World Christian Support Groups

A model for developing world-mission vision and action

Implementation Checklist


A "World Christian Support Group (WCSG)." Not necessarily a new idea, but potentially important as you consider how to maintain and grow your interest in world missions. A WCSG is simply based on the concept that you are stronger as a group than you are individually. Think about the analogy of sticks on fire. Separately, a stick of wood that has been set on fire will soon lose its flame. However, a group of sticks arranged together can create a huge bonfire that burns for a long time. A WCSG can keep the fire of a heart for missions burning in the lives of Christians who have caught the spark.

Many Christians make strong commitments to serve the Lord wherever and however He leads them, but then time and temptation cause their convictions to fade away. A WCSG can provide support and encouragement to keep this dedication to God from dying. Together you can increase your knowledge and understanding of God's purposes for the world and actively take a part in it each day. In addition to providing support, a group can provide opportunities that would not be available to individuals alone, such as uniting in prayer for unreached peoples, inviting international student friends to dinner, interacting with experienced missionaries, etc. Do not limit God and what He can do when Christians unite for His purposes.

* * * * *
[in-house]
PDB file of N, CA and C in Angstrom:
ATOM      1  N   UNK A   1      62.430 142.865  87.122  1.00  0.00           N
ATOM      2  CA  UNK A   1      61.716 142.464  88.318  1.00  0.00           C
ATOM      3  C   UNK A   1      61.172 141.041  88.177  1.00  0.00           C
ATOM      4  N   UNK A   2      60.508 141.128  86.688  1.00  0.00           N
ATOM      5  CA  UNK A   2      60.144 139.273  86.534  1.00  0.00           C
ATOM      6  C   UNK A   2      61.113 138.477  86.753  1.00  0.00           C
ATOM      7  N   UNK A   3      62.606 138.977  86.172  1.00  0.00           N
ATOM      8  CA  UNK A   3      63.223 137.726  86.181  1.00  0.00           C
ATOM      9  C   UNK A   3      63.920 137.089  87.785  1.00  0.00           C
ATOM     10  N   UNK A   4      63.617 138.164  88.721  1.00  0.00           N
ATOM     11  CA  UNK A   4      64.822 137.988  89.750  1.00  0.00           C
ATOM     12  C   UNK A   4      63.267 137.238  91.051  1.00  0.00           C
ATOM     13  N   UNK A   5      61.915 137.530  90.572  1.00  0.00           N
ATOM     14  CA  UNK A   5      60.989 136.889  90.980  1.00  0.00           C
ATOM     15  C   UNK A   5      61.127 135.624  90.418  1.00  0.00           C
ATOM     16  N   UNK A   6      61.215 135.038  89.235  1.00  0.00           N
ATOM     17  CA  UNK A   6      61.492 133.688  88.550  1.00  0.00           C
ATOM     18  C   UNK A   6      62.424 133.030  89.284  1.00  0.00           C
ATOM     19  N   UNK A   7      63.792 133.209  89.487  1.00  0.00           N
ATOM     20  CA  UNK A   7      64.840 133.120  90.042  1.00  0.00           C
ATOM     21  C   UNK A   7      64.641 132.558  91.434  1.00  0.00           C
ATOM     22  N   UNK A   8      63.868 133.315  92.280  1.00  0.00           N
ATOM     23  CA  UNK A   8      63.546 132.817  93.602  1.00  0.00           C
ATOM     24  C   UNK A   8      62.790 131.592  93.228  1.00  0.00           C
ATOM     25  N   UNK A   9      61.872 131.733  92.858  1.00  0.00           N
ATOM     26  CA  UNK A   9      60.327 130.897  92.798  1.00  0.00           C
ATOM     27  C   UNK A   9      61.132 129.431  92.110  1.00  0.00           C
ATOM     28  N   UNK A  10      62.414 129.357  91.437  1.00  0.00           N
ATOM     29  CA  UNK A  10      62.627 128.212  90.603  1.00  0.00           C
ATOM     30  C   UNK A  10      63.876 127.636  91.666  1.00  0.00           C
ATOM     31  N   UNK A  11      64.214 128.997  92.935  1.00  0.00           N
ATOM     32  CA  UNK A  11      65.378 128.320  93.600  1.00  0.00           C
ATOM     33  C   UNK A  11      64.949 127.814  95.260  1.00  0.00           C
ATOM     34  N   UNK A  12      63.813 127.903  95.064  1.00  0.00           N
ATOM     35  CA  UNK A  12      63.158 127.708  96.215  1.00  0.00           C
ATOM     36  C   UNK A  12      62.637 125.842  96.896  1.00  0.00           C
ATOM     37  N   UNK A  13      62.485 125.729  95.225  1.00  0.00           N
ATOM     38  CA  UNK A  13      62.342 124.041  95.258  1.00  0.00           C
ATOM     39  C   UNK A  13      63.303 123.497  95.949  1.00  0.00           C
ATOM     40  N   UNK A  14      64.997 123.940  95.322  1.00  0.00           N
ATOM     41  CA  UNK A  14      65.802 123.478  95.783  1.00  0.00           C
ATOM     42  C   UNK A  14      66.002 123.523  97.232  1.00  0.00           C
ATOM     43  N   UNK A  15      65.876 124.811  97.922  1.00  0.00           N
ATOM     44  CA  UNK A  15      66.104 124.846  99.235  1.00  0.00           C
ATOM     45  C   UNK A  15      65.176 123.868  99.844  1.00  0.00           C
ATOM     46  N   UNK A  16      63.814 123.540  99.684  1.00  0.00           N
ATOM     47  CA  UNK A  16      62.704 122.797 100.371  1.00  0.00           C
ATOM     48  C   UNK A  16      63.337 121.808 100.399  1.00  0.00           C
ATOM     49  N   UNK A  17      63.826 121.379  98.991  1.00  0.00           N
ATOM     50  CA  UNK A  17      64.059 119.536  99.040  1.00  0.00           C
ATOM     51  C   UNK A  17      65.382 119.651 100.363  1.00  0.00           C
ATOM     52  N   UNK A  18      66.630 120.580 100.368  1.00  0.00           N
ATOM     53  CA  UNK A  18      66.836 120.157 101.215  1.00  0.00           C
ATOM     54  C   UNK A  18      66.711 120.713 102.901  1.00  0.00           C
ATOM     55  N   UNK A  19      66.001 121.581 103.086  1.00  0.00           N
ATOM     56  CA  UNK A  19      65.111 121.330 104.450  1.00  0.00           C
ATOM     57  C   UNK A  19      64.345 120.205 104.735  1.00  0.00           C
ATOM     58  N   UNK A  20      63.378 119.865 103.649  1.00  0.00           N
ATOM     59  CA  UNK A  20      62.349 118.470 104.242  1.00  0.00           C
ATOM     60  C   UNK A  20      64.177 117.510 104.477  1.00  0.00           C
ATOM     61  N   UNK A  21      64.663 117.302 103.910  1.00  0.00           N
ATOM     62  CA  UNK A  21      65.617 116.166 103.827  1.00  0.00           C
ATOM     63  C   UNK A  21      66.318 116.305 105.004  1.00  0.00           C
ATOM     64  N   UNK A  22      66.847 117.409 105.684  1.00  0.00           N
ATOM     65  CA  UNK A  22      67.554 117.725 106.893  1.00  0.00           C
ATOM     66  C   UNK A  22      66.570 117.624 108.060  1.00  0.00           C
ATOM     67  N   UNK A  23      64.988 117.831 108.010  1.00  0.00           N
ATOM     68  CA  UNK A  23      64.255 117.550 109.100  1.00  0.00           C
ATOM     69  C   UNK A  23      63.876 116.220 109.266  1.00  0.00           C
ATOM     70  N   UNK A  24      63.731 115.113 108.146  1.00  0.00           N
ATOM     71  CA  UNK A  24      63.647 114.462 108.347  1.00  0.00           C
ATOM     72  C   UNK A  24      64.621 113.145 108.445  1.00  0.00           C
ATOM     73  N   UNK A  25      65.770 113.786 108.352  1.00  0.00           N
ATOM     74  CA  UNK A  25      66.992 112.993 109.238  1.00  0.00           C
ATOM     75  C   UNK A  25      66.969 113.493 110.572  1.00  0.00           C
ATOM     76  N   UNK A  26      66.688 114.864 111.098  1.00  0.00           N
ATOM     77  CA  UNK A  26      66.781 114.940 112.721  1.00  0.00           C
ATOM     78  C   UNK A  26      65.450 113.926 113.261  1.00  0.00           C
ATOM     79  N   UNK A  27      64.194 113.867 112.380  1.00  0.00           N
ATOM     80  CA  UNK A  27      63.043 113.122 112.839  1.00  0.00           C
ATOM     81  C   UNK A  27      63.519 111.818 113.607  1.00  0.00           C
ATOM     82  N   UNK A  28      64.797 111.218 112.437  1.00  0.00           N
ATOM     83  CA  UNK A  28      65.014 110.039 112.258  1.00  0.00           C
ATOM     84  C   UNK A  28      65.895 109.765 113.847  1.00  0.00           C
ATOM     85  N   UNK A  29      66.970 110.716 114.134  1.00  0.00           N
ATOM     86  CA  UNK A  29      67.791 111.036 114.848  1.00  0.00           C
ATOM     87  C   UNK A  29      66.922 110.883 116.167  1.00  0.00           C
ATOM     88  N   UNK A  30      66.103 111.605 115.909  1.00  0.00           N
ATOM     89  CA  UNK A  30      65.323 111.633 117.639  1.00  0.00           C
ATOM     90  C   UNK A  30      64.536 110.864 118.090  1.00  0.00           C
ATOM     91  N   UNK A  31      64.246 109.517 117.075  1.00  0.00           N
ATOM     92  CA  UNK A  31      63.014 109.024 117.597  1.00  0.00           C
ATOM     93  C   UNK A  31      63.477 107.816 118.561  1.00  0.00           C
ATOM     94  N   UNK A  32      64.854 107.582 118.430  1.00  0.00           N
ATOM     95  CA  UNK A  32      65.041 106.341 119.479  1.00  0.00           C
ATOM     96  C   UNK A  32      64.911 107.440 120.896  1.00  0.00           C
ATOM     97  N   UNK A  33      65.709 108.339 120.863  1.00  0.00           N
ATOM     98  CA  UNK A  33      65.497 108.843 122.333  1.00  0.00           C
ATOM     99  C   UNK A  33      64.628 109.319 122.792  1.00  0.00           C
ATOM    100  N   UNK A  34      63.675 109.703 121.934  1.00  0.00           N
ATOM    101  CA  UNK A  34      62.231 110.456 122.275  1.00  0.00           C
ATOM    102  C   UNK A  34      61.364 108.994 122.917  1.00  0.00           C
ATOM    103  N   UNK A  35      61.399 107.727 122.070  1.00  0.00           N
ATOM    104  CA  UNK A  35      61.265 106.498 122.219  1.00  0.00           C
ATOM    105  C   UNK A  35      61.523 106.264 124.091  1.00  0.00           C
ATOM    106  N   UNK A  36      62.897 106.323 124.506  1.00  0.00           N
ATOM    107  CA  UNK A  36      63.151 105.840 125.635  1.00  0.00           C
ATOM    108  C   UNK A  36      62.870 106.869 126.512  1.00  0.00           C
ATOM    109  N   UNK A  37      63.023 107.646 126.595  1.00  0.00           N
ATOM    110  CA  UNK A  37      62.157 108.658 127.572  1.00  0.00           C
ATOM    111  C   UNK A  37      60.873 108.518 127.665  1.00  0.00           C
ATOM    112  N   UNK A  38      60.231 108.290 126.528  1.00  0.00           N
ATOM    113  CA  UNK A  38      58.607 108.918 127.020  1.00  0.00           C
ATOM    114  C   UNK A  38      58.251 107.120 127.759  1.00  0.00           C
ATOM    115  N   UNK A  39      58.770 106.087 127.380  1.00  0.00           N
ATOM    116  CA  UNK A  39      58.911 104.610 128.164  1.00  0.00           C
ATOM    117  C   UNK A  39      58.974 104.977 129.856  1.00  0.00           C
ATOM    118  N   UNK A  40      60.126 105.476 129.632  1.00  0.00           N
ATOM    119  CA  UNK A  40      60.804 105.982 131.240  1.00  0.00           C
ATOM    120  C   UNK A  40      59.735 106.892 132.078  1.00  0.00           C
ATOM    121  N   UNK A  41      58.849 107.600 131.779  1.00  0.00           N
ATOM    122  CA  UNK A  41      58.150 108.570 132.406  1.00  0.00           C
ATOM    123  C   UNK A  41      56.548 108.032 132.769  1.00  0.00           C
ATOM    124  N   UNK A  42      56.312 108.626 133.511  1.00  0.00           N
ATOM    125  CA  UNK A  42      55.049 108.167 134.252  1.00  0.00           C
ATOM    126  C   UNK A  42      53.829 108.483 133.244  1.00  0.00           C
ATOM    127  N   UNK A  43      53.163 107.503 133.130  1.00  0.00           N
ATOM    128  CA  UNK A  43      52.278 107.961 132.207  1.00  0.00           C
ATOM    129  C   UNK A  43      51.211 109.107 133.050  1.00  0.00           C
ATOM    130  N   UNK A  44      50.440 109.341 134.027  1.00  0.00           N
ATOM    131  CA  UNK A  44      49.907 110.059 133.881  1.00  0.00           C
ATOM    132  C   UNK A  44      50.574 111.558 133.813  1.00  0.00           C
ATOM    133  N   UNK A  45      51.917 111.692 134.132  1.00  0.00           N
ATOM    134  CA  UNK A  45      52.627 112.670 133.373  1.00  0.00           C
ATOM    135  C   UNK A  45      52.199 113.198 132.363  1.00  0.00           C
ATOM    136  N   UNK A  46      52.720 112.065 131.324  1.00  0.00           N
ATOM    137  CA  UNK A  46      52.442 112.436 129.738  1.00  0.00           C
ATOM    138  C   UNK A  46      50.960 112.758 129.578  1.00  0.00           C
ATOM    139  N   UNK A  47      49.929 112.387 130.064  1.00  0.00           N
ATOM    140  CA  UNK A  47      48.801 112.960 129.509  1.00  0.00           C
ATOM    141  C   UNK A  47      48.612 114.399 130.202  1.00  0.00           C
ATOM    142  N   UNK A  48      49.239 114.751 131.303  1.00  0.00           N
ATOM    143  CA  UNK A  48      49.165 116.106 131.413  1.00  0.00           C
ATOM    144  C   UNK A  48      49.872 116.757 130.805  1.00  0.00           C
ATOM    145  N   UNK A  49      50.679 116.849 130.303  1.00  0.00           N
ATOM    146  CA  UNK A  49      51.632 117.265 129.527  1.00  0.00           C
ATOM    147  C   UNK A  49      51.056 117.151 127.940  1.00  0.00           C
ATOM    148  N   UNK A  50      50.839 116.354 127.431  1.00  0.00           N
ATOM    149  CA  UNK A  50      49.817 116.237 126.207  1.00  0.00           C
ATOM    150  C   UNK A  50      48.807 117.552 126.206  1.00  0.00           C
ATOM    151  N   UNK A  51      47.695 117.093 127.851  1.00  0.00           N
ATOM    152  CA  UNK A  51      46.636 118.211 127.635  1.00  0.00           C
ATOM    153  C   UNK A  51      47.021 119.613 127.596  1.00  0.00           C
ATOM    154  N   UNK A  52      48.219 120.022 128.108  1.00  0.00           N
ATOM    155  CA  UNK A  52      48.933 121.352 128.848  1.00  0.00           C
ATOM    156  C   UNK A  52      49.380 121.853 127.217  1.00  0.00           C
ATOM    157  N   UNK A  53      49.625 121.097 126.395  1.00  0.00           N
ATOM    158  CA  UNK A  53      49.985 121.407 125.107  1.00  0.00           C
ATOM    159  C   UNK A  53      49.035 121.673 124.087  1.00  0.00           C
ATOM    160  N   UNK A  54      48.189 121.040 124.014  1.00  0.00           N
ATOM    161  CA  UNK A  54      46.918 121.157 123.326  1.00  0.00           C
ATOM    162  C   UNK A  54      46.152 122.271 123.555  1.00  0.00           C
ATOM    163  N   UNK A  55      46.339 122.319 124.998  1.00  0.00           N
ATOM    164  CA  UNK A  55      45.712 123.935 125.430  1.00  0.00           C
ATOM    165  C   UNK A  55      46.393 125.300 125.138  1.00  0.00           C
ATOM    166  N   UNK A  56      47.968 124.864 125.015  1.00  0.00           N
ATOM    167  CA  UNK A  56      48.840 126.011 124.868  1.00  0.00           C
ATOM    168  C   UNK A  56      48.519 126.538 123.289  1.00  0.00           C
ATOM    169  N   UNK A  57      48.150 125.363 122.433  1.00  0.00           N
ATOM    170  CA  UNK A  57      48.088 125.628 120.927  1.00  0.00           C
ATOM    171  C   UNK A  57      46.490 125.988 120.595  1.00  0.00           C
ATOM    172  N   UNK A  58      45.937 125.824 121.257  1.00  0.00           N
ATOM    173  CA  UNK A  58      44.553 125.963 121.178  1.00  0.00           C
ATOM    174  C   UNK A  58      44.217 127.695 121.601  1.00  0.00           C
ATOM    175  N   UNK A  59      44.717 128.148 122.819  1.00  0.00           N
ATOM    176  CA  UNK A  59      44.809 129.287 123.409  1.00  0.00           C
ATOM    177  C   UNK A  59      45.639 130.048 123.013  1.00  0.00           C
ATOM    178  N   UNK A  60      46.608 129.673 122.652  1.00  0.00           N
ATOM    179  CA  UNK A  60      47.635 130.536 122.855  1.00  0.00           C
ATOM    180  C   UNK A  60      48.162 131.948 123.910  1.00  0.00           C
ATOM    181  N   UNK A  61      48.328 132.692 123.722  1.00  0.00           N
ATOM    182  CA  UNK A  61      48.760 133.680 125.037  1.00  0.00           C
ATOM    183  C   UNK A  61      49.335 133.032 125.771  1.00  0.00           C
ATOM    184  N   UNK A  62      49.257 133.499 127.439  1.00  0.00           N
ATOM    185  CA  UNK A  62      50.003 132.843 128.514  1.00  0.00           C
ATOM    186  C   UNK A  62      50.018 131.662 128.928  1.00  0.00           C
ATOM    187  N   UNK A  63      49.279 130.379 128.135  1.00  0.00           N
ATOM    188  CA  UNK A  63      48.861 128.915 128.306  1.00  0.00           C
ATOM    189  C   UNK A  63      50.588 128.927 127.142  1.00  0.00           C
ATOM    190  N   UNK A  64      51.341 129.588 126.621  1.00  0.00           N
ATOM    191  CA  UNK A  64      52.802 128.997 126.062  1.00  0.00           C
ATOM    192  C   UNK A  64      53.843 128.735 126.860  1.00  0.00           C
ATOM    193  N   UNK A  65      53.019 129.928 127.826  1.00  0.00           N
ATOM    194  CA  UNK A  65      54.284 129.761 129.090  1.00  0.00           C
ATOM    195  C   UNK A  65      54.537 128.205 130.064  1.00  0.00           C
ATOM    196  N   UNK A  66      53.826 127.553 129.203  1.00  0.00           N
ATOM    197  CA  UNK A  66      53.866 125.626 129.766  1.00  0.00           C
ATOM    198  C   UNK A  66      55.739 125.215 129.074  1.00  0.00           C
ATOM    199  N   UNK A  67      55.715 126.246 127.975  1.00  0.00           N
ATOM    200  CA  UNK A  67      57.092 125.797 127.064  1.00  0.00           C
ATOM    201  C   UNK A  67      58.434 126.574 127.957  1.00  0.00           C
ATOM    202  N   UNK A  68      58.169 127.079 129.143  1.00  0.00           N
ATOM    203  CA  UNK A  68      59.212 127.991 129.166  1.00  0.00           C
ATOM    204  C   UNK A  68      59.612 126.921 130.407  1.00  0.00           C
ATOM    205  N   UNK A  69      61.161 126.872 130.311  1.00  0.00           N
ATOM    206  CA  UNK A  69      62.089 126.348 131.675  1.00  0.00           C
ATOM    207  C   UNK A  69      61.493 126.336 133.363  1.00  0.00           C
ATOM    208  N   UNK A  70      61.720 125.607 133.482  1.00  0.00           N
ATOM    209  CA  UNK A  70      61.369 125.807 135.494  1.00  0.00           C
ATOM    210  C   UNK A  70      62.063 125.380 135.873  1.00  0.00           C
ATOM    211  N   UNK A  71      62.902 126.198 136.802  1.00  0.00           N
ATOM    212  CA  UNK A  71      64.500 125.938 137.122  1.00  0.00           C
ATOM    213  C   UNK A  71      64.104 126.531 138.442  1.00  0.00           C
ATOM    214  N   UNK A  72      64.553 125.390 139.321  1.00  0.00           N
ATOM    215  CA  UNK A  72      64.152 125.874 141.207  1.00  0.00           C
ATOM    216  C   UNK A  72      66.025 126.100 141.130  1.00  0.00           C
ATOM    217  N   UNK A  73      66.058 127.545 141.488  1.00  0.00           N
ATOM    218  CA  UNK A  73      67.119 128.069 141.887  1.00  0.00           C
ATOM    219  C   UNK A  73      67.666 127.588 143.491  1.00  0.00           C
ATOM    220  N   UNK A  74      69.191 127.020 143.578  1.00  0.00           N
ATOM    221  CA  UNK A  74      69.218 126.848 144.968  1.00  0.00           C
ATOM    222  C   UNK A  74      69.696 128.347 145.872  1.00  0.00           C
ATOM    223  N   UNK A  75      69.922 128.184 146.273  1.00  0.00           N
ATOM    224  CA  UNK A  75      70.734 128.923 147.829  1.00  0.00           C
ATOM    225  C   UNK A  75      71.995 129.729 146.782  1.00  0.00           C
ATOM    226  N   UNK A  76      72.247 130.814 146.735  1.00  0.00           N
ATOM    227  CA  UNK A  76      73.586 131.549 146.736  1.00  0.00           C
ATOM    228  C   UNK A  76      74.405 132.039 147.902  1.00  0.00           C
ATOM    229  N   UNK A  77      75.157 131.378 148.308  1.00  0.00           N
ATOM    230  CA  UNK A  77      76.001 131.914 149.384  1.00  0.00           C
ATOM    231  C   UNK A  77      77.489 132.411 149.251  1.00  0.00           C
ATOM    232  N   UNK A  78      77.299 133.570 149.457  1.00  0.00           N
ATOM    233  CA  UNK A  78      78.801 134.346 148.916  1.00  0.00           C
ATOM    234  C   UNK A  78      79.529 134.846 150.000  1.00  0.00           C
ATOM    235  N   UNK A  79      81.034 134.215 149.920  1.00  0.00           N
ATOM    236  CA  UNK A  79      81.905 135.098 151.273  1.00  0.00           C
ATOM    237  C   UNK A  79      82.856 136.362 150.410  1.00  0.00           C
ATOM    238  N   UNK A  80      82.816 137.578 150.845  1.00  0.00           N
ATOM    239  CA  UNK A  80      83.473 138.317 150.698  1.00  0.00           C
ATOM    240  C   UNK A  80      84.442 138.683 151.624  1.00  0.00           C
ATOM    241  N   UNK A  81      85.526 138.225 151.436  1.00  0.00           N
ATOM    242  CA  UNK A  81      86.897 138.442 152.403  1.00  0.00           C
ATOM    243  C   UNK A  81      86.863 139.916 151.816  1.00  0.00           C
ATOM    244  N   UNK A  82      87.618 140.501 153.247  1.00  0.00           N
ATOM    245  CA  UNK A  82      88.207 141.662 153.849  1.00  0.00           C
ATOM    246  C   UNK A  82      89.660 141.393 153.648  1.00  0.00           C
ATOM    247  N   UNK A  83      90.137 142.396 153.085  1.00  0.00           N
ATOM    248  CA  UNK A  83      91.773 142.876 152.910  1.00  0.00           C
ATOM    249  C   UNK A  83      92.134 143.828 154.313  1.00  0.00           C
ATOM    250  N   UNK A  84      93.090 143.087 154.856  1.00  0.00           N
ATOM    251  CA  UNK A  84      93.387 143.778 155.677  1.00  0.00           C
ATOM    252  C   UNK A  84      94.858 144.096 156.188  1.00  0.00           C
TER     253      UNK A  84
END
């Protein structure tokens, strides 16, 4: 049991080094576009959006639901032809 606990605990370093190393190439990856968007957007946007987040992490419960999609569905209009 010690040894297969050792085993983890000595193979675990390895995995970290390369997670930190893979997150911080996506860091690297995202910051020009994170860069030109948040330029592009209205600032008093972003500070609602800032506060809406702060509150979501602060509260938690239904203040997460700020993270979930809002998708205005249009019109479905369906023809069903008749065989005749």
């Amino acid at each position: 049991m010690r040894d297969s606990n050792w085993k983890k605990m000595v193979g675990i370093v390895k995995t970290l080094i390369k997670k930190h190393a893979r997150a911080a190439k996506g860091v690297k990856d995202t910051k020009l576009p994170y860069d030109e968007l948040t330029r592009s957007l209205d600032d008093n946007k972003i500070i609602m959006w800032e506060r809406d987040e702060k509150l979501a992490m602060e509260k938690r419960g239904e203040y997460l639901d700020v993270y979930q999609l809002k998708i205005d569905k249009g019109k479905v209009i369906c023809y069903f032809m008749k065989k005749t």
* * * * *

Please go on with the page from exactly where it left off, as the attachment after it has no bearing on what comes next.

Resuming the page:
The specific ideas for WCSG's came from two Purdue University students' project for the "Perspectives on the World Christian Movement" class. They saw these needs within their campus ministries for those who had made commitments to serve the Lord in fulfilling the Great Commission. Their idea was to develop a support group for their campus that could be easily adapted to meet needs on other campuses. With the cooperation of Caleb Project's Student Mobilization Division, World Christian Support Groups were born.

From that original WCSG, two have left for ministries in the former U.S.S.R., another is attending a missionary candidate school, and two others are involved in their church's mission committee, supporting ministries that extend to the ends of the earth. It is the goal of Caleb Project that these groups benefit many more students and help you to grow in your commitment to world missions and to reach the unreached. We want to serve you as you seek to grow personally and mobilize others to see the Great Commission fulfilled in our generation.

Bob Barge & Nate Wilson, Editors.


Getting Started

Find out if there is already a mission fellowship at your campus or church (or a nearby one)-you may not have to start a group in the first place! But if you need to start your own group:


It doesn't have to be called a "WCSG"! Be sensitive to the fact that as you organize a group within your fellowship with a separate agenda and a separate name, it will distance you from your original fellowship. You might want to include the name of the larger organization in the name of your WCSG, and parallel their purpose. You are under no obligation to use our name.